We work hard to find and retain clients, but sometimes it’s clear the relationship isn’t working. Neither side likes to admit defeat, but at times it’s best to cut your losses and move on.
I recently had a frustrating experience with a high-end software provider. We recently licensed its product to help with our client presentations. It sounded like a great product at first, but after six months of trial and error, I knew it would never be a good fit for our firm. Technical issues kept coming up, and some of the data was incorrect. Bottom line: We never really used the software, but we were locked into a 12-month subscription. I was hoping to end the contract early so we wouldn’t have to keep paying for a product we never used. No such luck.
First, I contacted the client service rep and said, “Hey, I know we have a one-year subscription, but this software just isn’t right for our firm. I’m sure it’s a great fit for others, but not for us. I want to end my contract. As you can see, we’ve never used it.”
I was expecting they’d meet me in the middle, but instead, they wouldn’t budge. They essentially said, “You agreed to a 12-month subscription. You have to pay us for another six months.”
So, I escalated my dissatisfaction to the company’s leadership team and explained the issues we were having with their software. Same response. “Here’s our deal on contracts,” they stated. “If you sign, you have to pay in full no matter what.”
Four possible outcomes when a contract goes wrong
There are four possible outcomes when clients or customers want to get out of a contract. You might want to consider your firm’s policy if a client wants out:
1. No flexibility. If clients or customers can’t get out of their contract with you prematurely, that may be helpful for your short-term cash flow. But every time you send your monthly bill or invoice, you just remind them how irritated they are about continuing to pay for something they don’t use or like. If you have clients under contract who want to leave, remember this: Unhappy clients do not walk away and pay silently. They share their story with anyone who will listen about their bad experience with you (i.e., this article in a national publication is an example). The negative association with your brand is usually more costly than the value of that contract.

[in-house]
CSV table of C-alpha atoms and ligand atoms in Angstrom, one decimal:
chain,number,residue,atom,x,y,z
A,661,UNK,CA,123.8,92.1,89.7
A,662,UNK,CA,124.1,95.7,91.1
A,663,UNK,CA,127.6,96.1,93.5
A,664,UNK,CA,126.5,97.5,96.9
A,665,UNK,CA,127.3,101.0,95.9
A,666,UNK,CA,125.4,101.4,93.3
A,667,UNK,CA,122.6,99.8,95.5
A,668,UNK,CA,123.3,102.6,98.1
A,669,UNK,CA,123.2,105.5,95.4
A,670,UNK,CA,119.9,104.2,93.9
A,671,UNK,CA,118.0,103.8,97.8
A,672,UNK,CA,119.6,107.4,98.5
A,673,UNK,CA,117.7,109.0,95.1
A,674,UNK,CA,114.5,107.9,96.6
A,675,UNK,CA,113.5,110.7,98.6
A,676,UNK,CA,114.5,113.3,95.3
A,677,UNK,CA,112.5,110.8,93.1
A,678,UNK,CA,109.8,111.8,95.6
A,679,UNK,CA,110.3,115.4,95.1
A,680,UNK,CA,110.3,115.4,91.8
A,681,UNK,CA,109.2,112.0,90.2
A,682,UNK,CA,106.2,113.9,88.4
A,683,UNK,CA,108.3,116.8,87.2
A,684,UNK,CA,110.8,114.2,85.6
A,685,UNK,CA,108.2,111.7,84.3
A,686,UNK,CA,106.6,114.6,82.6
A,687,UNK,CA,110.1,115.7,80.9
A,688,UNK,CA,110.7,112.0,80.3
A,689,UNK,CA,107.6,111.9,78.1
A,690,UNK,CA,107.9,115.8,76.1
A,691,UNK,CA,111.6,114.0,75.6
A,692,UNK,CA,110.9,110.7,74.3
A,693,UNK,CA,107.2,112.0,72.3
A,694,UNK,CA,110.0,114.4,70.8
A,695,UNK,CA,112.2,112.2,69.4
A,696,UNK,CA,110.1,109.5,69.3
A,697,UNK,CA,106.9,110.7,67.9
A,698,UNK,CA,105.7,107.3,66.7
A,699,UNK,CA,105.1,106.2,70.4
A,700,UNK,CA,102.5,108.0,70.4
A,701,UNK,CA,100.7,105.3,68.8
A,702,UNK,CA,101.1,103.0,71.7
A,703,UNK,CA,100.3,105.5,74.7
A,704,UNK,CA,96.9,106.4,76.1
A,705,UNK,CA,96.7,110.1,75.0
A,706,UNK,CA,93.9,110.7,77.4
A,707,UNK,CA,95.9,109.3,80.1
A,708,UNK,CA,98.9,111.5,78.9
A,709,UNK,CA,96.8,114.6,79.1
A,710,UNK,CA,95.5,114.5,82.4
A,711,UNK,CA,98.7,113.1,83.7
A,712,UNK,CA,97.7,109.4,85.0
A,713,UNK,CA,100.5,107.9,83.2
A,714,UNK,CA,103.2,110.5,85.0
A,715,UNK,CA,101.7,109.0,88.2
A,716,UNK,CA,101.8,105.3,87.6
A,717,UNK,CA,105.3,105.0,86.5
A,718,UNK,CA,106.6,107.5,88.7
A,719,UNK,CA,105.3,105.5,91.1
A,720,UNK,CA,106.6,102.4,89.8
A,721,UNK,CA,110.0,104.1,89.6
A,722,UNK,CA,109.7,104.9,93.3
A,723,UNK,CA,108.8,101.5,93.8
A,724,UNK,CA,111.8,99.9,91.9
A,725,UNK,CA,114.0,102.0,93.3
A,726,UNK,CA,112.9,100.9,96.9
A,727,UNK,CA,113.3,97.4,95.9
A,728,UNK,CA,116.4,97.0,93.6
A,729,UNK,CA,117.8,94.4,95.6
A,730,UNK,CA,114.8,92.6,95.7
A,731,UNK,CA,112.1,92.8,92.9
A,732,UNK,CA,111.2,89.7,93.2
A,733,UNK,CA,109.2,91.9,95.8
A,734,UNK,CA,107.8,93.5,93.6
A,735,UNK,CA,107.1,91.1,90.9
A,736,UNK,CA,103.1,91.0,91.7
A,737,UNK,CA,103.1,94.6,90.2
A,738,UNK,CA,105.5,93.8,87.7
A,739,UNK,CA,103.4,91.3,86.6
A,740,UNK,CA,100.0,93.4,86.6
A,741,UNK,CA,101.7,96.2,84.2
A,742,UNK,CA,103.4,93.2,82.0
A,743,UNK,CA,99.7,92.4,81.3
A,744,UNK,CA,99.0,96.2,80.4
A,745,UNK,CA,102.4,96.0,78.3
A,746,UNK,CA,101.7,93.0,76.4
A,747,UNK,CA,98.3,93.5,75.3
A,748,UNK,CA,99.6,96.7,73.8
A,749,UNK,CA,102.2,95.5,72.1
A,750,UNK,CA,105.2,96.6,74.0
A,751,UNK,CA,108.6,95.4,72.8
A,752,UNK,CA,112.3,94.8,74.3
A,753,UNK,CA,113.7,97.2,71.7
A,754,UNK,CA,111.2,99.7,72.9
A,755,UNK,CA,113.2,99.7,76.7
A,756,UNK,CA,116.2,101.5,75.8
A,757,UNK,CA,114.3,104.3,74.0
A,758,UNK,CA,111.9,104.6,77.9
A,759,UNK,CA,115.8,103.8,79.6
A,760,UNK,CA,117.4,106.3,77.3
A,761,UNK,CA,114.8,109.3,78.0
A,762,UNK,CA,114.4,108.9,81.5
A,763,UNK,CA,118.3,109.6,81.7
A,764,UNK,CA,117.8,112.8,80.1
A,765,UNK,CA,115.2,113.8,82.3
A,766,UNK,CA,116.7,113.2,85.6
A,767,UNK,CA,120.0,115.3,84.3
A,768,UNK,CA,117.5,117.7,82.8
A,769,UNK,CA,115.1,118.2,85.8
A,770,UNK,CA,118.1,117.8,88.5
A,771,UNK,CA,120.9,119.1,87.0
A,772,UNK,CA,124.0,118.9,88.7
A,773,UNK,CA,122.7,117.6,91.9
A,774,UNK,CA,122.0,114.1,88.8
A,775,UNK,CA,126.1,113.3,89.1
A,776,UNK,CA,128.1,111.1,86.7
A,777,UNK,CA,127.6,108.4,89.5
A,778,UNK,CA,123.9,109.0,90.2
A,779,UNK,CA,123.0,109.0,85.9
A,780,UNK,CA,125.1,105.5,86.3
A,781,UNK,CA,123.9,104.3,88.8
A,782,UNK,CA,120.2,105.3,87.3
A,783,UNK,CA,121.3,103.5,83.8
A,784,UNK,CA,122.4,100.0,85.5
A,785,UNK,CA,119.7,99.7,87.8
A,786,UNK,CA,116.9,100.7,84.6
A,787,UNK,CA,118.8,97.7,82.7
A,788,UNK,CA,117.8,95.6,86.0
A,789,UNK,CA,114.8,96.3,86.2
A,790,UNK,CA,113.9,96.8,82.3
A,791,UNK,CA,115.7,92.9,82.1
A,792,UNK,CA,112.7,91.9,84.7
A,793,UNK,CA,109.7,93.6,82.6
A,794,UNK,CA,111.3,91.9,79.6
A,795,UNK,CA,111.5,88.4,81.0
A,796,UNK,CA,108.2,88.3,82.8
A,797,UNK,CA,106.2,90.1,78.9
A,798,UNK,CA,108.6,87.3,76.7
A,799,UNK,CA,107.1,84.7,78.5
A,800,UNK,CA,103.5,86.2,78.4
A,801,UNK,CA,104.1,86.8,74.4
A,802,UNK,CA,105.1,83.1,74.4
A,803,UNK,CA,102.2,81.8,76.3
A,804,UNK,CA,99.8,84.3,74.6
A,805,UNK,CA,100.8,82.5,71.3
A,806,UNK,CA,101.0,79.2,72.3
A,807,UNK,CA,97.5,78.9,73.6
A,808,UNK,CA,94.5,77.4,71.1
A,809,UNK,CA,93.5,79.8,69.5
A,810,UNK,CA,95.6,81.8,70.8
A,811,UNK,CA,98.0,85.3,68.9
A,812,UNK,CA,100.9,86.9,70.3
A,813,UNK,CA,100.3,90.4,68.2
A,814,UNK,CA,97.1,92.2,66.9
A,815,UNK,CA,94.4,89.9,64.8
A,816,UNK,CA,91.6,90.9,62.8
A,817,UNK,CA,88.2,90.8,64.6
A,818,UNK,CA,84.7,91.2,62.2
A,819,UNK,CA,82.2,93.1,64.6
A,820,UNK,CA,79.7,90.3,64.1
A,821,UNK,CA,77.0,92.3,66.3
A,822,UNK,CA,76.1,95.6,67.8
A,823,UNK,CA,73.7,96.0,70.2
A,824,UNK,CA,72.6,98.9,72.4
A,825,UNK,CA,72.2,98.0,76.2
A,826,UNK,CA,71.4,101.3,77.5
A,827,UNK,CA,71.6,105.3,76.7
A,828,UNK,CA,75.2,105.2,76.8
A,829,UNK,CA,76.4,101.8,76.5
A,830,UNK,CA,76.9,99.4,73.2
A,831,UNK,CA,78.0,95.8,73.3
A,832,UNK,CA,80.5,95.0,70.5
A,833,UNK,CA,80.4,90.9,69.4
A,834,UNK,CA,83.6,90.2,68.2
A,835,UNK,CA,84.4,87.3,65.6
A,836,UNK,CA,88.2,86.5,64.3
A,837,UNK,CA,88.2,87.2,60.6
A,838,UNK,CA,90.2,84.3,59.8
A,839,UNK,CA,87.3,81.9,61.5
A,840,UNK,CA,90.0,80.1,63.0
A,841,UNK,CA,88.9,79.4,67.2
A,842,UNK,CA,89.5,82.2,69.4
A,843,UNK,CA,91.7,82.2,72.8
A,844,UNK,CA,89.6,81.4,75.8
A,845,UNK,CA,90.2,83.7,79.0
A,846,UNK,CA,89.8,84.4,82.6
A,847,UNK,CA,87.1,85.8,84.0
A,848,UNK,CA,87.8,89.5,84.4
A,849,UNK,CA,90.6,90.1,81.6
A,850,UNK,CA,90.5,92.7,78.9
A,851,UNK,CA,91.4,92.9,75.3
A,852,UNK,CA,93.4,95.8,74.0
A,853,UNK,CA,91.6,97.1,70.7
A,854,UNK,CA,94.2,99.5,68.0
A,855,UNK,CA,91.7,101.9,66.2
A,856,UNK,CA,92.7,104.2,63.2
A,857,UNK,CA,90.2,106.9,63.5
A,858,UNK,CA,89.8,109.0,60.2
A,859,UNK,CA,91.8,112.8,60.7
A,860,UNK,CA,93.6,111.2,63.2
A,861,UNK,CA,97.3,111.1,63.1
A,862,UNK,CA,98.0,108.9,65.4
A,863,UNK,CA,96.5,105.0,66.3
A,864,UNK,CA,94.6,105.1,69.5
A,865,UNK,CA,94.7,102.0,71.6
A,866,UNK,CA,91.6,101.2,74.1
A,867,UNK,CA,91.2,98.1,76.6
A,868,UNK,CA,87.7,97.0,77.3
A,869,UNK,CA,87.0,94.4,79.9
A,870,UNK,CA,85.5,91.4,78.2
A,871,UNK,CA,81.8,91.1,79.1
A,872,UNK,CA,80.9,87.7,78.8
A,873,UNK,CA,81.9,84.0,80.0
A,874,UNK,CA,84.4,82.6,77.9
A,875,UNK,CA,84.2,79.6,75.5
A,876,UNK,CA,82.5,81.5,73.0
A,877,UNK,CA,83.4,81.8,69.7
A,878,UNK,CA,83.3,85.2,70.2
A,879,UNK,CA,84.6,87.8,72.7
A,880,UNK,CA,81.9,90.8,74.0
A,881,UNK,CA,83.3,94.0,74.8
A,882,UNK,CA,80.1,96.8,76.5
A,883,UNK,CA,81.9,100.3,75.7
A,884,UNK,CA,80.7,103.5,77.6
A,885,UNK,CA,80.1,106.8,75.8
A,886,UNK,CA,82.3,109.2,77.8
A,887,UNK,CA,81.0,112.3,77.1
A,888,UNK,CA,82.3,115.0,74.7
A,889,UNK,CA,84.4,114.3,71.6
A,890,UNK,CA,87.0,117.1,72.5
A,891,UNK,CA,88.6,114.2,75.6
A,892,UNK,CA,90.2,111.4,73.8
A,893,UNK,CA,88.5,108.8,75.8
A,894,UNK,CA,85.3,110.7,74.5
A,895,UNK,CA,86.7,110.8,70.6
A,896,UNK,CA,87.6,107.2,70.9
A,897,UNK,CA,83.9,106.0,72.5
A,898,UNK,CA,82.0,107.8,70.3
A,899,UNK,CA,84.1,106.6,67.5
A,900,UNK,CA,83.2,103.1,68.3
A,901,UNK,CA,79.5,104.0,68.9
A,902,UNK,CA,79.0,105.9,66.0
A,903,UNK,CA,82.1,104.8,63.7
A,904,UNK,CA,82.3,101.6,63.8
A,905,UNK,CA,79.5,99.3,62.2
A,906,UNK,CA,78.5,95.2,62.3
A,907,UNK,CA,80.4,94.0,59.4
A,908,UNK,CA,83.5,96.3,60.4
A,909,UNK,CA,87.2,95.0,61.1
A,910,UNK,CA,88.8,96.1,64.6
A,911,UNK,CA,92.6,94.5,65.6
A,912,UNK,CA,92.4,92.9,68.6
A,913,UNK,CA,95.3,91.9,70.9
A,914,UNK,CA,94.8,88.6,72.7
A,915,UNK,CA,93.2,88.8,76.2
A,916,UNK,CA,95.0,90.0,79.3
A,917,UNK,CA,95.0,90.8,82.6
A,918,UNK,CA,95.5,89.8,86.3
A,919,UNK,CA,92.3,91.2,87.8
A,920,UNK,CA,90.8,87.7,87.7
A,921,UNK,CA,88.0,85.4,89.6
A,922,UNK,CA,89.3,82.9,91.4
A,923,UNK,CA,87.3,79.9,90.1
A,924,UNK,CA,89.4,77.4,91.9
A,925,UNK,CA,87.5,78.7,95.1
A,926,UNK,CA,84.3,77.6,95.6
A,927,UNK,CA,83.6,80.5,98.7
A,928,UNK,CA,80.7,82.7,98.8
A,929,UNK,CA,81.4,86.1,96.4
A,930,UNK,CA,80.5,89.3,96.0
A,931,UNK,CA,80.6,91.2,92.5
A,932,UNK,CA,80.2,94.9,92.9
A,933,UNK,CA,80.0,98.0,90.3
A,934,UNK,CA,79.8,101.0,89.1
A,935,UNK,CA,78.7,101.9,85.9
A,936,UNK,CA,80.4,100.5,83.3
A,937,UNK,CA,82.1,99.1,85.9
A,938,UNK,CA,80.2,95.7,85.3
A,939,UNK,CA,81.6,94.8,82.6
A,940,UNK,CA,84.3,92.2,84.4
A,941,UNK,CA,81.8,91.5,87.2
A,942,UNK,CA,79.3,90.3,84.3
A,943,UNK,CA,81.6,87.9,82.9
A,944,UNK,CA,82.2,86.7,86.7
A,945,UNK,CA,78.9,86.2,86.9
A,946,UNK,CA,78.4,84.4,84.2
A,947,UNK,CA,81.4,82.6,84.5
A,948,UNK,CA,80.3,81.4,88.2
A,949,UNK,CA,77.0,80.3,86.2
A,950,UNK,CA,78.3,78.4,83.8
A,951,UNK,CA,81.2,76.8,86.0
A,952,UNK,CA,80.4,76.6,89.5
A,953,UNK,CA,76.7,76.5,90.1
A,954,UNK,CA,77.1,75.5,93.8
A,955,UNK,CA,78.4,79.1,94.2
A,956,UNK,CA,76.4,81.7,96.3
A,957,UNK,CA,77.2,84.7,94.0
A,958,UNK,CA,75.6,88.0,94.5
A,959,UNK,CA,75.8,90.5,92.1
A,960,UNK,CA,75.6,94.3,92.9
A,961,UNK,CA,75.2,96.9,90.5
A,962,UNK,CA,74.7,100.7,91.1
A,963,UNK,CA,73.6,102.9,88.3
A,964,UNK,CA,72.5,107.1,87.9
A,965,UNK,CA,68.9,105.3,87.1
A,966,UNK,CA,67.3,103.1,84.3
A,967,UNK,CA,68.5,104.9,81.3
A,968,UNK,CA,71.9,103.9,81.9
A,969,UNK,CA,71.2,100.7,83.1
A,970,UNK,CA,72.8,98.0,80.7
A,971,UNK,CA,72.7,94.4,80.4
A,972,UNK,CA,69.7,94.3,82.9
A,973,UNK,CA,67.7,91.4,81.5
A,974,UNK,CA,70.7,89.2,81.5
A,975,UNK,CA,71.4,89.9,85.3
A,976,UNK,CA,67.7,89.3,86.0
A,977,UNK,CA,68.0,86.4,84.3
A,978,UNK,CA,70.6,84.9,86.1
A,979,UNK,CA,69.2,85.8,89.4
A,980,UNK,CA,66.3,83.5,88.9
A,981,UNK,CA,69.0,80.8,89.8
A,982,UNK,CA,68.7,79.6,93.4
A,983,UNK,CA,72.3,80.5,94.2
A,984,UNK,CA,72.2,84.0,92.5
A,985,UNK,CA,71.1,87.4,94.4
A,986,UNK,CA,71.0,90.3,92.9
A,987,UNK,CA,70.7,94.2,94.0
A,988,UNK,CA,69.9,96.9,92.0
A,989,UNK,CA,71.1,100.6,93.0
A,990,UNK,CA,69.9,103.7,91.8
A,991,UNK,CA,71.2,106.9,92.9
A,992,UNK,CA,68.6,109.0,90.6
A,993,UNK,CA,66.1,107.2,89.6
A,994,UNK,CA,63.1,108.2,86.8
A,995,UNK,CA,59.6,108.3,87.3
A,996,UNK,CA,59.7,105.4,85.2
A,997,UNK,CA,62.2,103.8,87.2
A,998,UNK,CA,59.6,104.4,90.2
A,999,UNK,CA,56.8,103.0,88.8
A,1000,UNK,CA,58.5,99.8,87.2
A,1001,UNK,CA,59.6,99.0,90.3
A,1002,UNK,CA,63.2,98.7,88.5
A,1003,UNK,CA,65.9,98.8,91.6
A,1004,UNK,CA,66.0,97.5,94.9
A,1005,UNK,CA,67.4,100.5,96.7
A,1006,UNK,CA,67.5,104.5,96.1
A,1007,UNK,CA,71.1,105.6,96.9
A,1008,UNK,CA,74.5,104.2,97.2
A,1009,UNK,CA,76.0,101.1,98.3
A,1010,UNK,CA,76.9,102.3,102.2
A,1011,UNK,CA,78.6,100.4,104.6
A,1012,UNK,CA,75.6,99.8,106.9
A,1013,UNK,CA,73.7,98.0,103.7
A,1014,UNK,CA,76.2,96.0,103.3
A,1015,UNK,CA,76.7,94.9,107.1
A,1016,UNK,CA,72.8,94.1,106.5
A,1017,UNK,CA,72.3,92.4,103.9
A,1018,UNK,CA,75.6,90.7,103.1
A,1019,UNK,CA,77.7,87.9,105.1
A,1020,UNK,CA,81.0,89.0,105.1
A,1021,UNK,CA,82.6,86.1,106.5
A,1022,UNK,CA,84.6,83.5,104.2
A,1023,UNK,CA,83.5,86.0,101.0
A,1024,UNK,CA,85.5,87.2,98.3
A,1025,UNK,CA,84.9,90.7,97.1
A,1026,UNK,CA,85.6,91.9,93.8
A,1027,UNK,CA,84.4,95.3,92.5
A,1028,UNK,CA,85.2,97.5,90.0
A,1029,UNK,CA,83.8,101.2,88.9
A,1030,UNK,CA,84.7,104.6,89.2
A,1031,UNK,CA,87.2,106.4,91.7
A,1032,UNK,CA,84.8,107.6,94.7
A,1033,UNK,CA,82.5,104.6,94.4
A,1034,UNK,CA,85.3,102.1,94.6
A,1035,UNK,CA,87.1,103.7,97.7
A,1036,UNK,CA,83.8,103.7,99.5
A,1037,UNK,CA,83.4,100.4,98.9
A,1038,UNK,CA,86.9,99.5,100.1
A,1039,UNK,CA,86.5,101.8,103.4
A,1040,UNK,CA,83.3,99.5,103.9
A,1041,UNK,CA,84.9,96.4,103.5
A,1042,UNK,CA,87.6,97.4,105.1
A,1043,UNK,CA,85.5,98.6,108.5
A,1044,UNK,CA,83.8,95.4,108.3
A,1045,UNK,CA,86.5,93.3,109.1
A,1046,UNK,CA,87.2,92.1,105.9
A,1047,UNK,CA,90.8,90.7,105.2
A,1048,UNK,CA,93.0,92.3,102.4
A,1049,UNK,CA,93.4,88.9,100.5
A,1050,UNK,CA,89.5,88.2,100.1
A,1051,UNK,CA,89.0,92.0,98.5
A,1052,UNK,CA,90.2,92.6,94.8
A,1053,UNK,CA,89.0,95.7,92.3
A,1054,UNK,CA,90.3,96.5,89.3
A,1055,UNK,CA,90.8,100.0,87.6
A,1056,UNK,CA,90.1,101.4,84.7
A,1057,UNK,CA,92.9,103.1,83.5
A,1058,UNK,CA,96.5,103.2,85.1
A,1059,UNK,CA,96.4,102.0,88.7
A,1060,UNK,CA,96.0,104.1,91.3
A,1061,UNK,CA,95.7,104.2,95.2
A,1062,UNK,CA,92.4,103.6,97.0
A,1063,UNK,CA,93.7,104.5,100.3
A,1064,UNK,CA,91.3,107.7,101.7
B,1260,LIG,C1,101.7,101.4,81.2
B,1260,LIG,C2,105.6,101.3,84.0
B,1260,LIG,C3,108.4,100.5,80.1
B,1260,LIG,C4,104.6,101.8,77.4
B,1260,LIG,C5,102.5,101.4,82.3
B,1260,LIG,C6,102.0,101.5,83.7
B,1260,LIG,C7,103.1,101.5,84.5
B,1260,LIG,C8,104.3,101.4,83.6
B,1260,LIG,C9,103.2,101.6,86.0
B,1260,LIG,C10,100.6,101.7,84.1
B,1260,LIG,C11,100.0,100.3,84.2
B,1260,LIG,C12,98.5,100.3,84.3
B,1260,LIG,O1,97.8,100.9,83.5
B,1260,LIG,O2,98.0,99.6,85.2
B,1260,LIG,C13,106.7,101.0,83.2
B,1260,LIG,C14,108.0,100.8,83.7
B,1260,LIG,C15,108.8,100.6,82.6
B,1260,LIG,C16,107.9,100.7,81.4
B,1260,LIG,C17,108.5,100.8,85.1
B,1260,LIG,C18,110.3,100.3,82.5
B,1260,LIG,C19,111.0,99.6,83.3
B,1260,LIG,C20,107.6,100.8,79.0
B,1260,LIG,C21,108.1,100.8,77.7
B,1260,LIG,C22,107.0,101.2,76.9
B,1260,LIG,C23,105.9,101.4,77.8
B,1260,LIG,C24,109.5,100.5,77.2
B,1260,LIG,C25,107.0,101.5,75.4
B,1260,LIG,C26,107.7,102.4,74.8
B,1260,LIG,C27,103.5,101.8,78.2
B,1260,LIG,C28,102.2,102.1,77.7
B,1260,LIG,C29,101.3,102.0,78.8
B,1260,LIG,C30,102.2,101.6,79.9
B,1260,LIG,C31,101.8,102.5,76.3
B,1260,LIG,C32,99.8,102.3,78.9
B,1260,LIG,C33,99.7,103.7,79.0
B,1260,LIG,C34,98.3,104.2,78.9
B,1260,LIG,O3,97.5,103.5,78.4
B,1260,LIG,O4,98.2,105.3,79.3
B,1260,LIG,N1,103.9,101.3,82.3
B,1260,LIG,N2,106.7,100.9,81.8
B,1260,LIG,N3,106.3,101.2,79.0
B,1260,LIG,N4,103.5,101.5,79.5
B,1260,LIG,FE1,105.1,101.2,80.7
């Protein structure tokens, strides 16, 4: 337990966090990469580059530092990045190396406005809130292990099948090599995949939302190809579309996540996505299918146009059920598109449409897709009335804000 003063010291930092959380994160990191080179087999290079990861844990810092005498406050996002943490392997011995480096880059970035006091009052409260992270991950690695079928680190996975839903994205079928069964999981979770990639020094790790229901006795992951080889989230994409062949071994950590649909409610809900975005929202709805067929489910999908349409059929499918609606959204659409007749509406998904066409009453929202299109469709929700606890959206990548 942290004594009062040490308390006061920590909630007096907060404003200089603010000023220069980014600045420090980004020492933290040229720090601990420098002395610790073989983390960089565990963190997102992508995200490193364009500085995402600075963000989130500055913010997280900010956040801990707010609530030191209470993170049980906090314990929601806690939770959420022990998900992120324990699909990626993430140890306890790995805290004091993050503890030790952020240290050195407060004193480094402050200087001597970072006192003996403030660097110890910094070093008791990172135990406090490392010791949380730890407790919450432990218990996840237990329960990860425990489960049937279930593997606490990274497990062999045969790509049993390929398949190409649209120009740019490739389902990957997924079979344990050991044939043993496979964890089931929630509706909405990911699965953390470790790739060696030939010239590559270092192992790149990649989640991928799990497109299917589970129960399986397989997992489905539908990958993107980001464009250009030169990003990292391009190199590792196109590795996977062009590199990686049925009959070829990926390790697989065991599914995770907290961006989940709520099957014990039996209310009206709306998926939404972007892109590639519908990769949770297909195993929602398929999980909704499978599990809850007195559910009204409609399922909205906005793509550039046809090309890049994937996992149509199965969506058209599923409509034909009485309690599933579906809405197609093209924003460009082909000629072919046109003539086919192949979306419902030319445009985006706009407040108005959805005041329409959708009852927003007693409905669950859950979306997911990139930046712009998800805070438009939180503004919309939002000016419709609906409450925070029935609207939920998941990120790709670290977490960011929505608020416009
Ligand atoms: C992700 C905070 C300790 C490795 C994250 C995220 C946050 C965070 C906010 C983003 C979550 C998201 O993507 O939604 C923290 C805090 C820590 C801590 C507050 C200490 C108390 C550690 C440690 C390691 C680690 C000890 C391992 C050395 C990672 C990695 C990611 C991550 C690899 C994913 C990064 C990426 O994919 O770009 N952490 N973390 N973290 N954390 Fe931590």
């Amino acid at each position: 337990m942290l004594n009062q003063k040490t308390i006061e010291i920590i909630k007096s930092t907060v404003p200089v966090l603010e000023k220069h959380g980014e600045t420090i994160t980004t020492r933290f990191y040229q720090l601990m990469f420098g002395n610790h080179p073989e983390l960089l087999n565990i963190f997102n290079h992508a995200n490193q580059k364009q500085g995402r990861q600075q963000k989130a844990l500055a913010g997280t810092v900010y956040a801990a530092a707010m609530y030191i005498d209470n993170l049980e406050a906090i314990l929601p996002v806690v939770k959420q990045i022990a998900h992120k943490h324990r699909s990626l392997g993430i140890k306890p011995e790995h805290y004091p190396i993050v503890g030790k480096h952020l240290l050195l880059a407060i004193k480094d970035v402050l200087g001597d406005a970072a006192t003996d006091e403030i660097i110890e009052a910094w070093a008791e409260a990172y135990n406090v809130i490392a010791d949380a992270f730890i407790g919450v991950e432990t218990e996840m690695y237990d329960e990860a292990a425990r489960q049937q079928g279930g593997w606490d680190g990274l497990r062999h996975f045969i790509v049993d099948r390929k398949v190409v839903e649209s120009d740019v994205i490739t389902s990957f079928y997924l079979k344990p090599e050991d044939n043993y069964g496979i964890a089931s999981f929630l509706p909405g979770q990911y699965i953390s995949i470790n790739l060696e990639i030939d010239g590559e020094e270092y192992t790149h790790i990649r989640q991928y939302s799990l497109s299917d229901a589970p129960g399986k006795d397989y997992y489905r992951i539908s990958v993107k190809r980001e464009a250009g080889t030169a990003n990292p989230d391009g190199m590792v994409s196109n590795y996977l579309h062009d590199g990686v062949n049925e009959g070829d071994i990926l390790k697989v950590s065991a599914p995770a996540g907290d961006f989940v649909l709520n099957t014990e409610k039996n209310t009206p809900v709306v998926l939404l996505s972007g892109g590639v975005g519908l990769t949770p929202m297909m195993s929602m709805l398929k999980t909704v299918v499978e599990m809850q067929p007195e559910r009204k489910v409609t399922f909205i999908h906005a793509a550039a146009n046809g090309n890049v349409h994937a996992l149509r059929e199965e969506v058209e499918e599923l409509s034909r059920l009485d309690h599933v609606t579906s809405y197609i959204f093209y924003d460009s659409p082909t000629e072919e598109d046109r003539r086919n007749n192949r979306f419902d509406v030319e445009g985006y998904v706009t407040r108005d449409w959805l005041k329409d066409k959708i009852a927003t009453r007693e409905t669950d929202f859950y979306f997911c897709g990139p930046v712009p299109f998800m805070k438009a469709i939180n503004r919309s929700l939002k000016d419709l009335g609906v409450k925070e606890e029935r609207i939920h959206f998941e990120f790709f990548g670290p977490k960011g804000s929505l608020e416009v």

2. Ending fine (neutral goodbye). Suppose instead the service provider says to the client: “Sorry, it didn’t work out for you. We’re going to end your contract today.” How does that make the client feel? Probably neutral. They didn’t get any value out of the software, but they avoided having to pay for the final six months of the contract, which they would never use.
3. Power of goodwill. In this scenario, the service provider says: “Hey, we’re really sorry this didn’t work out for you. We’re going to give you a month back just as a show of goodwill. We’d love to have you back whenever you want to take another look.” So now the customer or client is feeling somewhat better. It costs the company one-twelfth of an annual contract cost but extends an olive branch to the customer.
4. Create a raving fan. Wait…create a raving fan from someone who canceled their contract? Absolutely. Most firms think that a raving fan must be a current customer or client who’s ecstatic about your offering and willing to share their experience with others. But raving fans don’t have to be current clients. For example, suppose the service provider said: “We’re so sorry our software didn’t work out for you. We will refund your entire year since you’ve never used it. Further, we’ll give you one month free if you decide to come back and try us again someday because we’d love to work with you.” Now, the former client or customer feels great. They’ll tell everyone what a great organization you are and that you stand behind your product or service. That’s incredible advertising and doesn’t cost much at all.
For more on ways to go above and beyond expectations to keep clients happy, see my article Find your client’s key lime pie.
As you can imagine, the software provider I referenced above did not provide me with a Key Lime experience. And that will cost them far more than if they had offered option No.2 or No. 3 above. I’m sure No. 4 would have been too much of a stretch. I’m going out of my way to write an article about how bad my experience was and how foolish their refund policy is.
The longer you keep a dissatisfied client locked into your services, the angrier they’ll get, and the more people they’ll tell about their disappointing experience with you. You’ve worked hard to build your reputation as a trusted advisor to your clients. Do you really want to be lumped in with the cable provider, local utility or rental car company? Of course not.
Even if a client is not telling you how dissatisfied they are, you can usually tell if they’re not a good fit. Take the bold step of asking them if they’d like to get out of their contract. Cutting them loose is an opportunity to create a raving fan for your firm (see Option No. 4) above. The long-term boost to your brand equity will be worth far more than the short-term loss of revenue.
I’d love to hear about how your firm is working with less-than-happy clients.
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